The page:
TiVo v. Pause (Fed. Cir. 2005).
In a patent infringement action, the district court had granted summary judgment to the defendant TiVo — finding that certain TiVo products did not infringe Pause’s reissued patent. On appeal, Pause challenged the district court’s claim construction rulings as erroneously defining the limitations “circular storage buffer” and “time interval of predetermined duration”. In support of its position, Pause argued, inter alia, that (i) the lower court’s interpretation of a “circular storage buffer” limitation should not depend on other language appearing later in the claim and (ii) the language employed by the district court in construing the limitations was not present within the claim and, thereby, led to impermissible narrowing of the claim’s scope.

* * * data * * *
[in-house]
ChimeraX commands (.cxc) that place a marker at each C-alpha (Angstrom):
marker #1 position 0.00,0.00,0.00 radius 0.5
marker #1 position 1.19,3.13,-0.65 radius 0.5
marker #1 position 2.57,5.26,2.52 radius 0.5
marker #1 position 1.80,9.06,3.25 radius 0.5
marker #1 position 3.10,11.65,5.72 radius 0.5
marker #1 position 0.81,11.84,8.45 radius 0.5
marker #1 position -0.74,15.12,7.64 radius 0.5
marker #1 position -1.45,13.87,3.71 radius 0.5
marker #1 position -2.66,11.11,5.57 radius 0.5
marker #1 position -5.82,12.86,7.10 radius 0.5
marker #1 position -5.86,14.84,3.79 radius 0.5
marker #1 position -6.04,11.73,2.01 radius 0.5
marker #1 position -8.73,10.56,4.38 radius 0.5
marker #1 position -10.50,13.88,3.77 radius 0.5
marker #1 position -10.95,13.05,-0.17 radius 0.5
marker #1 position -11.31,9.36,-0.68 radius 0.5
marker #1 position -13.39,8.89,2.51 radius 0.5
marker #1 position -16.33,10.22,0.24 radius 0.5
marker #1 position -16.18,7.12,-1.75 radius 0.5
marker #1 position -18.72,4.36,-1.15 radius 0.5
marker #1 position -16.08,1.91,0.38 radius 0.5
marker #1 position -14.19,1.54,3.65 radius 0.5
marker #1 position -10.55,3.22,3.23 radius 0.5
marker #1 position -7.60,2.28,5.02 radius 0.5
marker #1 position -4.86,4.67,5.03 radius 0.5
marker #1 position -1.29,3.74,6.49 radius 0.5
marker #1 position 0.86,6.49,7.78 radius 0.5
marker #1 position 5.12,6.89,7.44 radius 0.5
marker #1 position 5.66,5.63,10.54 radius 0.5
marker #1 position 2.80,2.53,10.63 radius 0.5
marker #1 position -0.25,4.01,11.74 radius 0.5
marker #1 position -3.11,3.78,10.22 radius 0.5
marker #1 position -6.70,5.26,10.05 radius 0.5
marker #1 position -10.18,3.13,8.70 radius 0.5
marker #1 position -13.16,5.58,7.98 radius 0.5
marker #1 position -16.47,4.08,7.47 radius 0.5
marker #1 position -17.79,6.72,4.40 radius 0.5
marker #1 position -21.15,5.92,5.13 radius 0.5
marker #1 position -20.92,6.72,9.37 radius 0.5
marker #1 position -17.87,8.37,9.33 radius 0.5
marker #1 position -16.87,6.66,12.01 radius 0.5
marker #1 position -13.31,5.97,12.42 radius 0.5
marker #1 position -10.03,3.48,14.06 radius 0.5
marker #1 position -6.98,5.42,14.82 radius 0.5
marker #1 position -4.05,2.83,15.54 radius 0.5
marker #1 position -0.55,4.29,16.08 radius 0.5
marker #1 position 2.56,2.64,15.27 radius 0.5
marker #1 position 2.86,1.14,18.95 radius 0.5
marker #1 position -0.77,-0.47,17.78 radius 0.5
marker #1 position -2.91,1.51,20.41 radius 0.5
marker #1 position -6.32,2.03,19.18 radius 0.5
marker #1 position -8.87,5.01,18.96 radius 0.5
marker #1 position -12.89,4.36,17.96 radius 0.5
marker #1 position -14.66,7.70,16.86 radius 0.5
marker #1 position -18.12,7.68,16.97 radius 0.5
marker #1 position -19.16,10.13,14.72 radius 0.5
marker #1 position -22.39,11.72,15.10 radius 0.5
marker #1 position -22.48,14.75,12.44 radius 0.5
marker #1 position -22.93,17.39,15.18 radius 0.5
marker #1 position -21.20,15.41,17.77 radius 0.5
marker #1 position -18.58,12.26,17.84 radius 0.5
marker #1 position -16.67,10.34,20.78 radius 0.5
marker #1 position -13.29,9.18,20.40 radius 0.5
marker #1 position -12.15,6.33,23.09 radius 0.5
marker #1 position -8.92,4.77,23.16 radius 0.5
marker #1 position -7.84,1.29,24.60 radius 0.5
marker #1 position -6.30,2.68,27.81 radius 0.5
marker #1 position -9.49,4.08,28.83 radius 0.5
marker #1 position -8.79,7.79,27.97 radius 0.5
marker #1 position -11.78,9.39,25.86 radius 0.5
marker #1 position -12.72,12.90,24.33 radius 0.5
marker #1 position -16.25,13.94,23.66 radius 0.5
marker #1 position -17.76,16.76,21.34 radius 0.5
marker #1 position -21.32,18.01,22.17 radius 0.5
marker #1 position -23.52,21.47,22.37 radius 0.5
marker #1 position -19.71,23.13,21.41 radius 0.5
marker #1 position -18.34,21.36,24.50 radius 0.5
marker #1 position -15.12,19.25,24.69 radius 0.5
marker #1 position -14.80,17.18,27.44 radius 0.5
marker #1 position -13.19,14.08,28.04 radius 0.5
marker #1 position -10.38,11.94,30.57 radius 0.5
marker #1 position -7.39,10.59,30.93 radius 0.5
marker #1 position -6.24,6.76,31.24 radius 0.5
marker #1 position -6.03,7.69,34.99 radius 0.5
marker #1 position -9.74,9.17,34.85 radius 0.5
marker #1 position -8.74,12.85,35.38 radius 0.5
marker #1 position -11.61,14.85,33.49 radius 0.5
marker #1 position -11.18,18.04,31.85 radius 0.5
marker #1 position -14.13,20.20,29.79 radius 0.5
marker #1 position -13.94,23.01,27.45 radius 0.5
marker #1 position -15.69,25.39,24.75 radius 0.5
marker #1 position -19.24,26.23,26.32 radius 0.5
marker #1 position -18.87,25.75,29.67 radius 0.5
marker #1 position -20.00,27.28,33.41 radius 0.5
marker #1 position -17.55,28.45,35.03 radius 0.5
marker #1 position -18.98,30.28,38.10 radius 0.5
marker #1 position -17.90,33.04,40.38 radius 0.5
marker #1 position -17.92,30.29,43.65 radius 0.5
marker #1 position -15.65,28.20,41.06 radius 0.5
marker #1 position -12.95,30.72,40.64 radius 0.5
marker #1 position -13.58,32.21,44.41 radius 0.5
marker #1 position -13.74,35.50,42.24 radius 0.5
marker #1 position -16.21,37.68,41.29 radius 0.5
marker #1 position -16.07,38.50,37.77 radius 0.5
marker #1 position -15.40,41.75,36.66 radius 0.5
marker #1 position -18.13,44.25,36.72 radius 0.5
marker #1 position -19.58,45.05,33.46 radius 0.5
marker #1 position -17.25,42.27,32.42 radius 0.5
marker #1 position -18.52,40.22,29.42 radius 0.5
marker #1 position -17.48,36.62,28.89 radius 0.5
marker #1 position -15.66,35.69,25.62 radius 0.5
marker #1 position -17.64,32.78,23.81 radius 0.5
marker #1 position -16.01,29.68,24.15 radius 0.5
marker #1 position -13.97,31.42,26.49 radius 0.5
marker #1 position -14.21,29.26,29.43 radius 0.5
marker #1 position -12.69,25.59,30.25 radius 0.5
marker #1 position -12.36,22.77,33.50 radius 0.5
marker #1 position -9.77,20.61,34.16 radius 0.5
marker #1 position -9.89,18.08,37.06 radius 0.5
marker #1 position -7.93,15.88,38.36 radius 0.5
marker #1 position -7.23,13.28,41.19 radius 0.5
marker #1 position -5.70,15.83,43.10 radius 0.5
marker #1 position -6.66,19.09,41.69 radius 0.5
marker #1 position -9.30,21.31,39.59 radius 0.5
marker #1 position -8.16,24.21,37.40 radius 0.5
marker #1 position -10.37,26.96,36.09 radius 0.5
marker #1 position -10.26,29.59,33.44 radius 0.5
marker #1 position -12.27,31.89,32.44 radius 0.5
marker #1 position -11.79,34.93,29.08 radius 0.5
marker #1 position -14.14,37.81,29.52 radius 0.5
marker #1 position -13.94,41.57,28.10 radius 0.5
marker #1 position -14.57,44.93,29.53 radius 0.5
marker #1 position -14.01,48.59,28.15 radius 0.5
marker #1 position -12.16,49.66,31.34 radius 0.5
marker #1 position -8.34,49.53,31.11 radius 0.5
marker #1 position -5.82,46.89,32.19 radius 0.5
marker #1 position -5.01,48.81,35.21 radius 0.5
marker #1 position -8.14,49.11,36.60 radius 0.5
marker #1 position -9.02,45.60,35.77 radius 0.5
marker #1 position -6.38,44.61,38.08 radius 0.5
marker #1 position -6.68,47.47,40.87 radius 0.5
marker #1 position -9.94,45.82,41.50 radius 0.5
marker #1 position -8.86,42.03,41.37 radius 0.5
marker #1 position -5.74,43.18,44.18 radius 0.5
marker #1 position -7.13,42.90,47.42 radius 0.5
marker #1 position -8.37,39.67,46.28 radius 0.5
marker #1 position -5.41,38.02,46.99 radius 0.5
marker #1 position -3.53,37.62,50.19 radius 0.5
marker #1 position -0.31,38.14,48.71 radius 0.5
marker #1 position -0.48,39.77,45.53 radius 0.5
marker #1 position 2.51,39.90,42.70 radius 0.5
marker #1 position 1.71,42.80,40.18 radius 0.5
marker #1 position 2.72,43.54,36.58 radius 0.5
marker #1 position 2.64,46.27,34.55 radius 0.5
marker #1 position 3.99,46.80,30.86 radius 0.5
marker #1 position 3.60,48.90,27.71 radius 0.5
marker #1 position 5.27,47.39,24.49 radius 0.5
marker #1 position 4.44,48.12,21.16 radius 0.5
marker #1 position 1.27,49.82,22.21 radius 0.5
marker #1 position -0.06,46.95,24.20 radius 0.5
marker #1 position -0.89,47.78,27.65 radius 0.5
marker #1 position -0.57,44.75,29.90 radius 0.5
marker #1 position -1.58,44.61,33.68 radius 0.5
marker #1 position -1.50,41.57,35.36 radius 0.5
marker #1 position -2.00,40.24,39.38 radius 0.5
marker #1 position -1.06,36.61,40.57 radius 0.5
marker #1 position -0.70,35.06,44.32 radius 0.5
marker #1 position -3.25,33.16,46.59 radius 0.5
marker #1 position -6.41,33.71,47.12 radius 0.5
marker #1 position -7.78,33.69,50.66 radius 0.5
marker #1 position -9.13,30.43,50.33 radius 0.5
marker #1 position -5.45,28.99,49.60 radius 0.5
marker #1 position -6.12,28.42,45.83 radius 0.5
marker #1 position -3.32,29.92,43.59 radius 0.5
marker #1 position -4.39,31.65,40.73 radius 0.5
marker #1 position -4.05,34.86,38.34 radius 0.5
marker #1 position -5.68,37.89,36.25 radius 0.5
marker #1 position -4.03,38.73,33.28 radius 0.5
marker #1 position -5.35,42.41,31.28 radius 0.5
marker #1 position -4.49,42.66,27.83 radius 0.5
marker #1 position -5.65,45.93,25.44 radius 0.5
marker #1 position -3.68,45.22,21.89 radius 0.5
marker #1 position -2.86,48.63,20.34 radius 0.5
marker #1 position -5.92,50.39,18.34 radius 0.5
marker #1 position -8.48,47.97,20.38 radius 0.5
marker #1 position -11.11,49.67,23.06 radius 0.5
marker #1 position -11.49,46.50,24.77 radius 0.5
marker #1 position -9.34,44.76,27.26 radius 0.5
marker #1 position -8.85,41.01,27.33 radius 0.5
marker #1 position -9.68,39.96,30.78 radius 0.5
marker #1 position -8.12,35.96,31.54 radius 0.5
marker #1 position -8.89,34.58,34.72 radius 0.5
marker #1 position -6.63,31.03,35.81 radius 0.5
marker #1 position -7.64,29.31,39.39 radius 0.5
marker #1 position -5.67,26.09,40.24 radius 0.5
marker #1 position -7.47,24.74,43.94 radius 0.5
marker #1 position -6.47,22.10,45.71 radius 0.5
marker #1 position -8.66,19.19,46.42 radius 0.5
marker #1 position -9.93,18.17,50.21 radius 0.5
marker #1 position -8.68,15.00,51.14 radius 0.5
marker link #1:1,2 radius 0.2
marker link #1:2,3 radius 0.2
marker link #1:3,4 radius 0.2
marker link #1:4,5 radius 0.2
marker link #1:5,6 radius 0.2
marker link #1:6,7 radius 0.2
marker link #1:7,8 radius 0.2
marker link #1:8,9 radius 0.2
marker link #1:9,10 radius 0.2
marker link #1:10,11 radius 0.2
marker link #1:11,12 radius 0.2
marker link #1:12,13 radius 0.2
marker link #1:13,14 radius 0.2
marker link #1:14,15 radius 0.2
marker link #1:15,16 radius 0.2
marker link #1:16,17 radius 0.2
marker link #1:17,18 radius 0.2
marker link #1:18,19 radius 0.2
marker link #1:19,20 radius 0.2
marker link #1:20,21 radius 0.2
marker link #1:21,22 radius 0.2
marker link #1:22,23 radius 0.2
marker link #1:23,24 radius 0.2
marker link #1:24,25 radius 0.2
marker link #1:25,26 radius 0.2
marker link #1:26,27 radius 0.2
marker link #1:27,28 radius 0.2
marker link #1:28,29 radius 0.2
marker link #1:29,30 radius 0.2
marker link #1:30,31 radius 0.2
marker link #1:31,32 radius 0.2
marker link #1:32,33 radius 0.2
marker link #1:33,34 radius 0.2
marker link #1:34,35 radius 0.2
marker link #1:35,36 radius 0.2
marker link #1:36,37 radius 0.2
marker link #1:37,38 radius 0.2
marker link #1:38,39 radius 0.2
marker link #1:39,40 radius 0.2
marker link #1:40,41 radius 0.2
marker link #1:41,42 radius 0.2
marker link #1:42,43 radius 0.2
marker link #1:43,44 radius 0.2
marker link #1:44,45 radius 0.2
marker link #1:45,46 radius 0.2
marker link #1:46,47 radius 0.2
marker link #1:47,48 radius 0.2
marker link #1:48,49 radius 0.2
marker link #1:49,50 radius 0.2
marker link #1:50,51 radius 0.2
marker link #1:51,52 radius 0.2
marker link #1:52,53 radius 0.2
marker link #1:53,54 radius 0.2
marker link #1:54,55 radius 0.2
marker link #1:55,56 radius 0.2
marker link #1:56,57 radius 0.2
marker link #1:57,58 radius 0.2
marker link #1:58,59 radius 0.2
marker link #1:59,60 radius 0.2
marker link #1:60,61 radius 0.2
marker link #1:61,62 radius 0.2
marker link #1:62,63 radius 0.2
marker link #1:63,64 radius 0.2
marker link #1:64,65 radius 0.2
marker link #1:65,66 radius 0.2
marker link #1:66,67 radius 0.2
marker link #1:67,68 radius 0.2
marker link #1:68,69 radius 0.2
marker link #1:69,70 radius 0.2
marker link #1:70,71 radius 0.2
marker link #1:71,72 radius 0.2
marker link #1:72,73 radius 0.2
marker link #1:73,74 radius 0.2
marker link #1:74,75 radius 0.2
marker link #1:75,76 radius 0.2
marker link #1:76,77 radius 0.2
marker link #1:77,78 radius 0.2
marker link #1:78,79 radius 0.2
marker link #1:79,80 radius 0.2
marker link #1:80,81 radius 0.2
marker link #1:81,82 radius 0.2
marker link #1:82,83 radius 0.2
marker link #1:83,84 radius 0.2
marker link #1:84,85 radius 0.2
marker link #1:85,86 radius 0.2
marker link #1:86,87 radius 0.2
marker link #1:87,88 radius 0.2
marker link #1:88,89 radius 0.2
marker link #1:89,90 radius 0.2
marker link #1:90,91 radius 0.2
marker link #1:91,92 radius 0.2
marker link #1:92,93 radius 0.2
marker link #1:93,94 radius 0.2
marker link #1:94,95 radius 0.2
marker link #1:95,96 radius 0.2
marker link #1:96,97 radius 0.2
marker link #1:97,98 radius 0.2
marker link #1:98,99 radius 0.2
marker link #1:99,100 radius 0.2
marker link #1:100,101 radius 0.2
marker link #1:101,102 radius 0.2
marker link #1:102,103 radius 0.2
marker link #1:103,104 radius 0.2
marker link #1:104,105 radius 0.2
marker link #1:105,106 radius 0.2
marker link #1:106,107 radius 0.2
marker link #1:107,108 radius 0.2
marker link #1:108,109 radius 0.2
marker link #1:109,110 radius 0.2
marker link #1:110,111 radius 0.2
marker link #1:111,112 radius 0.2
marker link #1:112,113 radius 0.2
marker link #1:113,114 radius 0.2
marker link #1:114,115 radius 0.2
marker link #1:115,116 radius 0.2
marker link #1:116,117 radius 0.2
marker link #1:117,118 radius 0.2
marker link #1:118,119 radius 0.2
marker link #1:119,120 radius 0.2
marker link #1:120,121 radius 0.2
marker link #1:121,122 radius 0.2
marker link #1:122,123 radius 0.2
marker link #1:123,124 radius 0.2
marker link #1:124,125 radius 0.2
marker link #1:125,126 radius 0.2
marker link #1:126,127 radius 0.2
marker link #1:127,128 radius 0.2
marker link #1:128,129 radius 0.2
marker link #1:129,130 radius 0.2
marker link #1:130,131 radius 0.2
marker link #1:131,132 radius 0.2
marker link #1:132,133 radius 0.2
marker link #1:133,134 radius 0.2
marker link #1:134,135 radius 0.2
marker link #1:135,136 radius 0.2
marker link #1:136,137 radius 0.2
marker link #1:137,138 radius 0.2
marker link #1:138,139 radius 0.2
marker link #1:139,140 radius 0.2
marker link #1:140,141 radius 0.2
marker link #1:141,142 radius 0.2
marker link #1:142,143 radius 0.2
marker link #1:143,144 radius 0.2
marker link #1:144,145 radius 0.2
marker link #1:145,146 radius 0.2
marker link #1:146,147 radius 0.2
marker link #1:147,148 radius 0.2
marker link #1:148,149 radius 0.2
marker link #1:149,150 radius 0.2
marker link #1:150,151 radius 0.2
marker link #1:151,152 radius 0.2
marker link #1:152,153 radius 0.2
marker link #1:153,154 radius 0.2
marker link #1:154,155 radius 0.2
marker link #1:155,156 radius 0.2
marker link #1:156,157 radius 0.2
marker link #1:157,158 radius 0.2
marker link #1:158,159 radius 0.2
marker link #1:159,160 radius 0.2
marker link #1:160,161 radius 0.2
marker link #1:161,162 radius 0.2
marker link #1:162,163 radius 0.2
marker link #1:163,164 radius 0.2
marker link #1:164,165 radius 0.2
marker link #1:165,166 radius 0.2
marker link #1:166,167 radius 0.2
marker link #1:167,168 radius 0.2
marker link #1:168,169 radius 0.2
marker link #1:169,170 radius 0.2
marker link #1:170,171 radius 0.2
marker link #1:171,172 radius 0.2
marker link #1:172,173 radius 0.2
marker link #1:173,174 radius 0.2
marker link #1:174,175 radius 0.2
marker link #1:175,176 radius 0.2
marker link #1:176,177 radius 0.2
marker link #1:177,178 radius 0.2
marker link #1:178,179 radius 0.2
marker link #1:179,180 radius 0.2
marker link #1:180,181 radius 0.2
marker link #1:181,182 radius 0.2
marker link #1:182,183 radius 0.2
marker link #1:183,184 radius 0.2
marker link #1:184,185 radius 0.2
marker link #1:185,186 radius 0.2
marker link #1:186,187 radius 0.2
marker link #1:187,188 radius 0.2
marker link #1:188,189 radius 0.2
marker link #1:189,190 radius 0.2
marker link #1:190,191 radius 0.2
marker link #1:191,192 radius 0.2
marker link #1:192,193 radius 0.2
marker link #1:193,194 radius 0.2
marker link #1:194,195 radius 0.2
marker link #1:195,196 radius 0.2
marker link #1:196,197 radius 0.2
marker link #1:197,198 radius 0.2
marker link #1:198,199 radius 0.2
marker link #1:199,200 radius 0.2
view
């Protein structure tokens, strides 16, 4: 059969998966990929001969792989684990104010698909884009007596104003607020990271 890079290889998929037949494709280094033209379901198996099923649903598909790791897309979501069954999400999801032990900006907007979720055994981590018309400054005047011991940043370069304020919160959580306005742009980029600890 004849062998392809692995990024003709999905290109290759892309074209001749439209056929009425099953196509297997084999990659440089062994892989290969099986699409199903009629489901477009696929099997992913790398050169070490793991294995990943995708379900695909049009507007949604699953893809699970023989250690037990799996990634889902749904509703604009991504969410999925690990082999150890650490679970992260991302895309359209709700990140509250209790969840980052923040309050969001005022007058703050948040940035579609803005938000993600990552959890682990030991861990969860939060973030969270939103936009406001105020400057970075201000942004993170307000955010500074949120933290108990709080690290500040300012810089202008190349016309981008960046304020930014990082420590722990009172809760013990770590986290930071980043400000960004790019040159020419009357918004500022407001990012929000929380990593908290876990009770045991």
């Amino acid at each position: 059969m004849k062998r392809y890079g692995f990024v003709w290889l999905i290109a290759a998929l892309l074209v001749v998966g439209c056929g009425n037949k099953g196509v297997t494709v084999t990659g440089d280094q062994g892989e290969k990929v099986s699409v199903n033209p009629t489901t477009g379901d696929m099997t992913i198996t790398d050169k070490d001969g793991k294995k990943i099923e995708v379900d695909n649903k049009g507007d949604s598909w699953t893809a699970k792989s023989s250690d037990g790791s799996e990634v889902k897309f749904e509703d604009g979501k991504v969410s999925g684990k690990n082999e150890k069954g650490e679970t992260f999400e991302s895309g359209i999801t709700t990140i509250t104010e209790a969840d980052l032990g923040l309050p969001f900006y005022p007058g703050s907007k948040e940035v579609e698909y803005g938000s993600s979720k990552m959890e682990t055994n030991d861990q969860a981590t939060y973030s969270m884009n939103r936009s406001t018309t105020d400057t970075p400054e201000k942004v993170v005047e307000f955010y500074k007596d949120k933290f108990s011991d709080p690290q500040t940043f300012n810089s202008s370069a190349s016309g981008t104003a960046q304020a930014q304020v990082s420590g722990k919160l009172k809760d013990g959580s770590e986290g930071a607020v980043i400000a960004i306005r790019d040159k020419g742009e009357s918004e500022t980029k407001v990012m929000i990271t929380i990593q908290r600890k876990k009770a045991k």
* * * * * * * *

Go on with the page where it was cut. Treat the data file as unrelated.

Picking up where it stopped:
The Federal Circuit, relying in part on Phillips v. AWH, rejected the first argument as “[p]roper claim construction . . . demands interpretation of the entire claim in context, not a single element in isolation.” Additionally, the Federal Circuit further found that Pause’s second argument was inconsistent with the prosecution history and the language present elsewhere in the claim and in the specification.
The Federal Circuit affirmed — finding no error in either claim construction or infringement analysis.
NOTE: This post was written by Cory Hojka. Mr. Hojka is a law clerk at MBHB and a student at the University of Chicago Law School.
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